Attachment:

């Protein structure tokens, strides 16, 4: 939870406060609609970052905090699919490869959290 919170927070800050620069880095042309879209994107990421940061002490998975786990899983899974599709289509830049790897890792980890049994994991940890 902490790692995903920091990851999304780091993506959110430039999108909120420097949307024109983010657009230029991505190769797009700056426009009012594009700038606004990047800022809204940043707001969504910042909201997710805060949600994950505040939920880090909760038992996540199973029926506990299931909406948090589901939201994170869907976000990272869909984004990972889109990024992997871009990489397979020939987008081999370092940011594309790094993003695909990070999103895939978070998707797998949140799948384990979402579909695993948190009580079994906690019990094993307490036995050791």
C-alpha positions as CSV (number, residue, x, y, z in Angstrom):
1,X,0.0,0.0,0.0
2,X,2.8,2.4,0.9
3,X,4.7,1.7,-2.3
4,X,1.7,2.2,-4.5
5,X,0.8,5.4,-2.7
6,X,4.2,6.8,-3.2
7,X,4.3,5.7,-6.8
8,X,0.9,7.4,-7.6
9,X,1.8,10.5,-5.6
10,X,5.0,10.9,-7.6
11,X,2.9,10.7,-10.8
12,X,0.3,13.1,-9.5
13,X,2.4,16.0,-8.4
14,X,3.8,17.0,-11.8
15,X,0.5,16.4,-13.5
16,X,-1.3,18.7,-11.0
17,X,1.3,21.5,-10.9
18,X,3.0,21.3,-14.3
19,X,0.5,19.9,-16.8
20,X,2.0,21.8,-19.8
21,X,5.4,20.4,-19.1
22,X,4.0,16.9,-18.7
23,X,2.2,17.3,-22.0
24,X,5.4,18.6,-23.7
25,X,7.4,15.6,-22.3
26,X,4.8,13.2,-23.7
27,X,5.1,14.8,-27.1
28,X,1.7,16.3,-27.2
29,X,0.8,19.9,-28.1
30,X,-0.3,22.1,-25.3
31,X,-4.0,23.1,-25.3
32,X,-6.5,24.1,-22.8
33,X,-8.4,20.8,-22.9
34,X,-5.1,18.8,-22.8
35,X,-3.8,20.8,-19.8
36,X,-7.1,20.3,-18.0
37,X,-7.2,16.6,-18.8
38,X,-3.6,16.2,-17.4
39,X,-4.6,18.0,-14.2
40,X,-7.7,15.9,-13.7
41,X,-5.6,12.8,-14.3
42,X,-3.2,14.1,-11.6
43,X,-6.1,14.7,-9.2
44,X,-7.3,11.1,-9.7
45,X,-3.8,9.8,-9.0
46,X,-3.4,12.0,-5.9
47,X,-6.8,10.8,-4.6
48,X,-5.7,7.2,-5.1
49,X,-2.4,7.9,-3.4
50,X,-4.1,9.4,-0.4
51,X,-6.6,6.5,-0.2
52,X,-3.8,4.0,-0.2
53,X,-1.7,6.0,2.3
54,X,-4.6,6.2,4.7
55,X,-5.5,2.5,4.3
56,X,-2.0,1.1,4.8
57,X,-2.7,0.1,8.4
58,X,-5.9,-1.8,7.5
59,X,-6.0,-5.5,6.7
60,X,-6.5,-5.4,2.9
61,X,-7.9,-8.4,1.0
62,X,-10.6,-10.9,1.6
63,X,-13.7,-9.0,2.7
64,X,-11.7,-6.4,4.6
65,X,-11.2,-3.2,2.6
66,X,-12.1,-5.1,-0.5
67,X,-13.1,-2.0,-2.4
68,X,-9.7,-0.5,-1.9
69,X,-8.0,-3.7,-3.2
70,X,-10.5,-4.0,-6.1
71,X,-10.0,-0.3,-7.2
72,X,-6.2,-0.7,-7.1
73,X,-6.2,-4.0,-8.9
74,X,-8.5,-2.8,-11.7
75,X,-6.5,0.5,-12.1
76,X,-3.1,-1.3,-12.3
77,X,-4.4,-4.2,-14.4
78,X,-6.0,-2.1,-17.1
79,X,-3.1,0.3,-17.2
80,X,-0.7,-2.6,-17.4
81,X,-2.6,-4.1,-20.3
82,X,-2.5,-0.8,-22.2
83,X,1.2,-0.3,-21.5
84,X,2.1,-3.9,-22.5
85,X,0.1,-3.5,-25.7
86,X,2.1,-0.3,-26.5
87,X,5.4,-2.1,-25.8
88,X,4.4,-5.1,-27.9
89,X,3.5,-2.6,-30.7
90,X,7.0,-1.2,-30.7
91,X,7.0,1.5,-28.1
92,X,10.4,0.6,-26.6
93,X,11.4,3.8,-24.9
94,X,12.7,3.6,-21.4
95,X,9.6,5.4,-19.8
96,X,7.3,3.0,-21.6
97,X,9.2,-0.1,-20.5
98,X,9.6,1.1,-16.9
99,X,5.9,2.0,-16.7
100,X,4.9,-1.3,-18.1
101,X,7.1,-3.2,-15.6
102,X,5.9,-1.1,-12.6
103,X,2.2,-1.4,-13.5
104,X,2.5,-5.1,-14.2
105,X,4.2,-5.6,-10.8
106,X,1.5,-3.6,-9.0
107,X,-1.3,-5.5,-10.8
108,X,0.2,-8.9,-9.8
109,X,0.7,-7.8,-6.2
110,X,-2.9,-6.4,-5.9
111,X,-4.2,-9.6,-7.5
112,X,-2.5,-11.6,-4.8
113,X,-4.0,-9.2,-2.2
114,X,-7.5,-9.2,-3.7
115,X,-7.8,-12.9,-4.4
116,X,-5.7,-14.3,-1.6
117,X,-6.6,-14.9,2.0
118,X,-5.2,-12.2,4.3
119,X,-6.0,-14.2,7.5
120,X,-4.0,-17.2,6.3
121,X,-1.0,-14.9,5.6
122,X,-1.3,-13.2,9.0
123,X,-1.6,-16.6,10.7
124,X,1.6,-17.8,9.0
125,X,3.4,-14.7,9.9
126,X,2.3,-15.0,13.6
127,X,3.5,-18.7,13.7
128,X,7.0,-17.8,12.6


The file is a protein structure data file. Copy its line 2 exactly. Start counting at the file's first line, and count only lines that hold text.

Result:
C-alpha positions as CSV (number, residue, x, y, z in Angstrom):